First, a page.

Ctrl: Instagram’s “Active Now” Feature

Caio Brighenti, Maroon-News Staff

Weekly readers of this column are probably used to it grappling with complex, nuanced issues that are critical to society. Technology shapes basically everything we do in one way or another, so there’s never a shortage of big issues to tackle. This column has gone over how societal biases are perpetuated through algorithms and questions the role of corporations in war-making, but this week’s topic may just be the most important one thus far: Instagram’s new “Active Now” feature.

Yes, I’m serious. I guess it’s plausible that you may not have even noticed this feature yet, but the gist of it is that if you slide over to the messages section of Instagram, it’ll tell you who’s “Active Now” on the app.

I recognize I may have slightly overstated the importance of this issue, but it’s nowhere near as trivial as it might seem. Sure, an Instagram feature seems irrelevant when compared to cyber warfare or data security, but if we actually think about it analytically, it begs some fascinating questions about the social structure of our internet society.

Consider this: what does it even mean to be “active”? There’s the easy, literal definition: simply having your phone screen on and the app open. It’s the intuitive answer, and it feels good because it makes perfect sense. This definition brings me back to fond memories of staying up late, talking in MSN chat rooms during the early 2000s.

A friend, presumably on their glorious Windows XP or Vista, would open up the app and you’d get a nice pop-up in the corner of your screen. You knew then without a doubt that that person was sitting in front of their computer, ready to get a message. They weren’t doing anything else, aside from maybe some light web browsing. At least for that moment, that person’s activity was “using the computer.”

Let’s return to the present and consider how that differs from browsing Instagram on your phone. First of all, Instagram isn’t really a chat app. Sure, slide in the DMs all you want, but the primary purpose of Instagram is to scroll through the endless stream of sunset pictures, group photos, corporate ads and the occasional dog picture. It’s social media, but it’s an inherently anti-social practice in the sense that you can’t really do it with someone.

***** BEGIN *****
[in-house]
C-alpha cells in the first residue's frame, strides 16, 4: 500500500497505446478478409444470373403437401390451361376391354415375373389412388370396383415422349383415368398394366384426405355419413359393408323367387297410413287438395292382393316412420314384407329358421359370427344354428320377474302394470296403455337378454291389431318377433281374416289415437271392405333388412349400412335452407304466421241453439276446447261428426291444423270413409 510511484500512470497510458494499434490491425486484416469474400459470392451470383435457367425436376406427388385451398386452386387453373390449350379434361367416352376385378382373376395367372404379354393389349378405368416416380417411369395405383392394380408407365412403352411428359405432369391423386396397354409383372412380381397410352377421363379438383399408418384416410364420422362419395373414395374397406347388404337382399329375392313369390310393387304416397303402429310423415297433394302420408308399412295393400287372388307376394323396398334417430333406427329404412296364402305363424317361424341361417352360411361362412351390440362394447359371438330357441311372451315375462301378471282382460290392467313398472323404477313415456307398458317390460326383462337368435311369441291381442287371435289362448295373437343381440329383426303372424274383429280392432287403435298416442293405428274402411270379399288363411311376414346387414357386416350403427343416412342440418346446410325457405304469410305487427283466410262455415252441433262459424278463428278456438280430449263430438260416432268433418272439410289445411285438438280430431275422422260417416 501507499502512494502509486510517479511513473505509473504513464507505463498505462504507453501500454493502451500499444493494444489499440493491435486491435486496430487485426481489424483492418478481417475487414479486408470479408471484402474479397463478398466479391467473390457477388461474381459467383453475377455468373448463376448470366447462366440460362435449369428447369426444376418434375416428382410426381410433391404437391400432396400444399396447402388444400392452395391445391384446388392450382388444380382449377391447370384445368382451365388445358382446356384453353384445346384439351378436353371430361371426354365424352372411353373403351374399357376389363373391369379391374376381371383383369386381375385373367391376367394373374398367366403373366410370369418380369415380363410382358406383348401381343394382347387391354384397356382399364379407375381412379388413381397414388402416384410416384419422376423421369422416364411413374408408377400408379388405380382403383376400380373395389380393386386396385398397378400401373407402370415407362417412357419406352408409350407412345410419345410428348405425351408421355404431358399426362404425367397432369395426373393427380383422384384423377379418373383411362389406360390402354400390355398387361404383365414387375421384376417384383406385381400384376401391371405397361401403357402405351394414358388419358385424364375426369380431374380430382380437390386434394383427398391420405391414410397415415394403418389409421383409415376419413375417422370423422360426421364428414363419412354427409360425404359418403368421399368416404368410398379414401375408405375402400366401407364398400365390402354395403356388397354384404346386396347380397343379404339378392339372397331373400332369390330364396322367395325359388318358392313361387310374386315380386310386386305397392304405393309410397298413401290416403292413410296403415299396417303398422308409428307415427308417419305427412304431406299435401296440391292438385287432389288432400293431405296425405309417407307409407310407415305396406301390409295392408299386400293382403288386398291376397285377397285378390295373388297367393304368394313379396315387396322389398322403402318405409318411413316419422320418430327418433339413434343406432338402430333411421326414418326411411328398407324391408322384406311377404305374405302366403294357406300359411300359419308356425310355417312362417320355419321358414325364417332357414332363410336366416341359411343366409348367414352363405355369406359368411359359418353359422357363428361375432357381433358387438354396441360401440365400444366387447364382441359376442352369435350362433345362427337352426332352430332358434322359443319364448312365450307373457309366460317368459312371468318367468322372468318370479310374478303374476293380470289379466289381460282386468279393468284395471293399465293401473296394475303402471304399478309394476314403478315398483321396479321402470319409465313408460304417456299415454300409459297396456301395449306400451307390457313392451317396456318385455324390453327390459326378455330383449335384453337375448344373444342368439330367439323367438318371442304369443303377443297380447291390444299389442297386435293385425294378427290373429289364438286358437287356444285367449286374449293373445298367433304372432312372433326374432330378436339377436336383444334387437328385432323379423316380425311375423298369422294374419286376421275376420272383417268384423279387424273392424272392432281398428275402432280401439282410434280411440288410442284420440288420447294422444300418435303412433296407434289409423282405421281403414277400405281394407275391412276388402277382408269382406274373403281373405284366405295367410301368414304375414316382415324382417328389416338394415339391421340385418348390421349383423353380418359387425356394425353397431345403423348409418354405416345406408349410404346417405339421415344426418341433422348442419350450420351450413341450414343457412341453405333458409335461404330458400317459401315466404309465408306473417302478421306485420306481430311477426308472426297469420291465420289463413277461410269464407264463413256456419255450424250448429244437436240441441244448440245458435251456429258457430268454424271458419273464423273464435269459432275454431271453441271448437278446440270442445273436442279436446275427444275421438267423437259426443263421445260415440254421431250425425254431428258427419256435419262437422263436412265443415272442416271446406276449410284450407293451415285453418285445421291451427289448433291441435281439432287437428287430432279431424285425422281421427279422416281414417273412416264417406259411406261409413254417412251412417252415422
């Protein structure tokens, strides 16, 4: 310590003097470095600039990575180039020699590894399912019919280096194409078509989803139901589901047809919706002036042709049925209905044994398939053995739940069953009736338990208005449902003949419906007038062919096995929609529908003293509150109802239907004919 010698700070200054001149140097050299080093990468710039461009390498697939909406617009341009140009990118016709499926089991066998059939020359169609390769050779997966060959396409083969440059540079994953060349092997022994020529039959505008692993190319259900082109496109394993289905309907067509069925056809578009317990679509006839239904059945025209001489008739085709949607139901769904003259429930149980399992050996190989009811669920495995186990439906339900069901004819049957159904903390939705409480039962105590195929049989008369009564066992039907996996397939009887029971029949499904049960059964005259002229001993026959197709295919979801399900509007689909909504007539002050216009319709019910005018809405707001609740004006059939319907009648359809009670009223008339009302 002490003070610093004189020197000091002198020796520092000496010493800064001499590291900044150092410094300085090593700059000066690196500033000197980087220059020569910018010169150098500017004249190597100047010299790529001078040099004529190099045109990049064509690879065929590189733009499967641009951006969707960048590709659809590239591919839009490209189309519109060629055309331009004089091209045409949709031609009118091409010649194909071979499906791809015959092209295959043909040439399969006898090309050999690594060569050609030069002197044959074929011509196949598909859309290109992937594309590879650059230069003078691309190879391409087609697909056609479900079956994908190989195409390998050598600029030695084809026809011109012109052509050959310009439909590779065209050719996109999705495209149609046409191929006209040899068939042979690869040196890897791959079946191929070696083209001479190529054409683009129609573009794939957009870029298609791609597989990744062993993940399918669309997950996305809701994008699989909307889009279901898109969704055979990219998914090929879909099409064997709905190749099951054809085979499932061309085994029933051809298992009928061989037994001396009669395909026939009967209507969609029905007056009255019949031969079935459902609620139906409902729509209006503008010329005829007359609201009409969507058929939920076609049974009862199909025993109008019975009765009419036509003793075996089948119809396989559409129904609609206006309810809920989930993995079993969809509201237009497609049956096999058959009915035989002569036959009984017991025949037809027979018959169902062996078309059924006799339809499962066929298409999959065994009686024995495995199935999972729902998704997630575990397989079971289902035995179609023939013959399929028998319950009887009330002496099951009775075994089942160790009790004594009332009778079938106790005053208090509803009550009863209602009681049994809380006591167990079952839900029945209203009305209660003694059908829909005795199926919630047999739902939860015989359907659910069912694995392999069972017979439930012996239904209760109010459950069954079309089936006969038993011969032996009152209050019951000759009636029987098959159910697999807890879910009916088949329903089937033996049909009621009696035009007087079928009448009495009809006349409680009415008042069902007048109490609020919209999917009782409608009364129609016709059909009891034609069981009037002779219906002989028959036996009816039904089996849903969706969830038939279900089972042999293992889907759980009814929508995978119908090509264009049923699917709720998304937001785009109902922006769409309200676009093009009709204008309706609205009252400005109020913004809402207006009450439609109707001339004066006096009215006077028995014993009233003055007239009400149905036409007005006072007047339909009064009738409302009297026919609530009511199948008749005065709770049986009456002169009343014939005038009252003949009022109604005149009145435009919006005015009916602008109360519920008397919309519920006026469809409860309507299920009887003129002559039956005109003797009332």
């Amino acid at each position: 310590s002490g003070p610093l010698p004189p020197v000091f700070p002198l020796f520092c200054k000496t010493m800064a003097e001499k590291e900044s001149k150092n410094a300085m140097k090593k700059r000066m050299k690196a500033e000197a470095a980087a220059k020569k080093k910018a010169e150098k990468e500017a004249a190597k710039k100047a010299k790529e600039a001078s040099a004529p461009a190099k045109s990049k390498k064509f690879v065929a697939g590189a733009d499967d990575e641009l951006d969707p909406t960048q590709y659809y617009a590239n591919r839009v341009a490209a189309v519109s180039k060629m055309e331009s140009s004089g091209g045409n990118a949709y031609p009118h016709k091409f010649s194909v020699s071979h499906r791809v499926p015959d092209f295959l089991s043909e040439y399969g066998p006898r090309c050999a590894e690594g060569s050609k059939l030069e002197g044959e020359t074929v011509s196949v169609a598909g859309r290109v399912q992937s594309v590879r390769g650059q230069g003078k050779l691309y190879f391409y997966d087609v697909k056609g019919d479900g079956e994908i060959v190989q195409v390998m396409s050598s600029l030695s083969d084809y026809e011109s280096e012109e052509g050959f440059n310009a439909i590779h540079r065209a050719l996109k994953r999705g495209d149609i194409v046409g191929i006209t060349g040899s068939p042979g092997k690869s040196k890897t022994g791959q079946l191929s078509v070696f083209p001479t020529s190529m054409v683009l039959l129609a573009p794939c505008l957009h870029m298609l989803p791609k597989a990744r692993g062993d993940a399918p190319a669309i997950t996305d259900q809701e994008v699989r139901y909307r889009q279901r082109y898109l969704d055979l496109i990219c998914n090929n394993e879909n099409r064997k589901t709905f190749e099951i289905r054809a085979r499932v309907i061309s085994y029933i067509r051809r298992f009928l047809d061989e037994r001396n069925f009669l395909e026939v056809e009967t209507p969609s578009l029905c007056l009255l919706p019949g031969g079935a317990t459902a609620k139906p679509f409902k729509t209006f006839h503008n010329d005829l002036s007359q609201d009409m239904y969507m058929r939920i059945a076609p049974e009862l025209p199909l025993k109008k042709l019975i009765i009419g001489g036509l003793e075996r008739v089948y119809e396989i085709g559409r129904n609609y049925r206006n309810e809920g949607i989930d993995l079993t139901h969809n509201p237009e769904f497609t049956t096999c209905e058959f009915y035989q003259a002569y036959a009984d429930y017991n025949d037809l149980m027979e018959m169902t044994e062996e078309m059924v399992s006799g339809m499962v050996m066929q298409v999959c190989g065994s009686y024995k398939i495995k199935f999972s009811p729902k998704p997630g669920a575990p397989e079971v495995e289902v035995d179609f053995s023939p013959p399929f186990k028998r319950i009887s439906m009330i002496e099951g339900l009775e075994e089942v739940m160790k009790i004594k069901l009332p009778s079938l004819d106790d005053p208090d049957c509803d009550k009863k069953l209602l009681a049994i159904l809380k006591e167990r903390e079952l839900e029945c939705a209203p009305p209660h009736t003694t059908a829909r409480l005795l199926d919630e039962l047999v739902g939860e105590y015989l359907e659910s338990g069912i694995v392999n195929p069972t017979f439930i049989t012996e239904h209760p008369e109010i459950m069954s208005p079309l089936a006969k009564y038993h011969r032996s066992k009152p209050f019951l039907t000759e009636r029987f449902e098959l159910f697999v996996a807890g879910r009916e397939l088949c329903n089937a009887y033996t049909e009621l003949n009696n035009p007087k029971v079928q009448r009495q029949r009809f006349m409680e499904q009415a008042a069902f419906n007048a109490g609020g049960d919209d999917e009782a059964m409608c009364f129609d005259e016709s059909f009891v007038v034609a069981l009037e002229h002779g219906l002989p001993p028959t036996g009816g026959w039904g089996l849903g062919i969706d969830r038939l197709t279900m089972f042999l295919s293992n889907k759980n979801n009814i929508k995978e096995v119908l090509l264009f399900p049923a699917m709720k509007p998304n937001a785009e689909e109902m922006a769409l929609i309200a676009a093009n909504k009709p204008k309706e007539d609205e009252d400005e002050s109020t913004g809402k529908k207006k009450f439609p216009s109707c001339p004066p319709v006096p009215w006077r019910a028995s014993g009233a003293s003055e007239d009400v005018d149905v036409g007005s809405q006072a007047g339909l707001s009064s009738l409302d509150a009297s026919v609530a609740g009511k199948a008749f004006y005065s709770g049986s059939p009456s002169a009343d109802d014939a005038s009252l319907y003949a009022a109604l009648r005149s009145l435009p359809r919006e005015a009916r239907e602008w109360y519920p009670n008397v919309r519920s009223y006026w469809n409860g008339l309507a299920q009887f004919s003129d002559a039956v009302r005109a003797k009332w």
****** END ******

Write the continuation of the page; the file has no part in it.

So why then does it matter whether or not other people happen to be on the app at the same time as you? Think of it this way –– when you pick up a book, would you want to know who else is reading at that time? In this comparison, it’s
a feature that seems strange, not particularly useful and toes the line of invasion of privacy. I’m not quite sure if I want everyone that has me on Instagram to know when I’m on it.

Perhaps then, it indicates Facebook (which, in case you didn’t know, owns Instagram) wants to turn Instagram into more of a chat app. The feature doesn’t make sense because we see Instagram as a content consumption application, and not a necessarily social one, even if its content is itself social.

I remember growing up, I’d have allotted time to use the computer, maybe one hour on weekdays, and two hours on weekends. I’d sit down, launch up MSN and be thoroughly in “computer time.” When it comes to interacting with our phones today, that concept just doesn’t apply. There’s no such thing as “phone time” because our phones are always on us, ready to notify us when some- thing happens. It’s not even that all time is phone time, it’s that there’s not even a way to conceptualize that anymore. Phones are completely embedded in our day to day, almost as an extension to our conscience. The line at the boundary of “phone time” has been completely erased.

So what in the world does it mean to be “active now?” I honestly have no idea. Does having the Instagram app open make me any more “active” than just being on my phone, or even just having it in my pocket, ready to buzz? It’s an unbelievably simple feature that begs surprisingly complex and practically unanswerable questions. See, I told you it was more interesting than it seemed.

Contact Caio Brighenti at [email protected]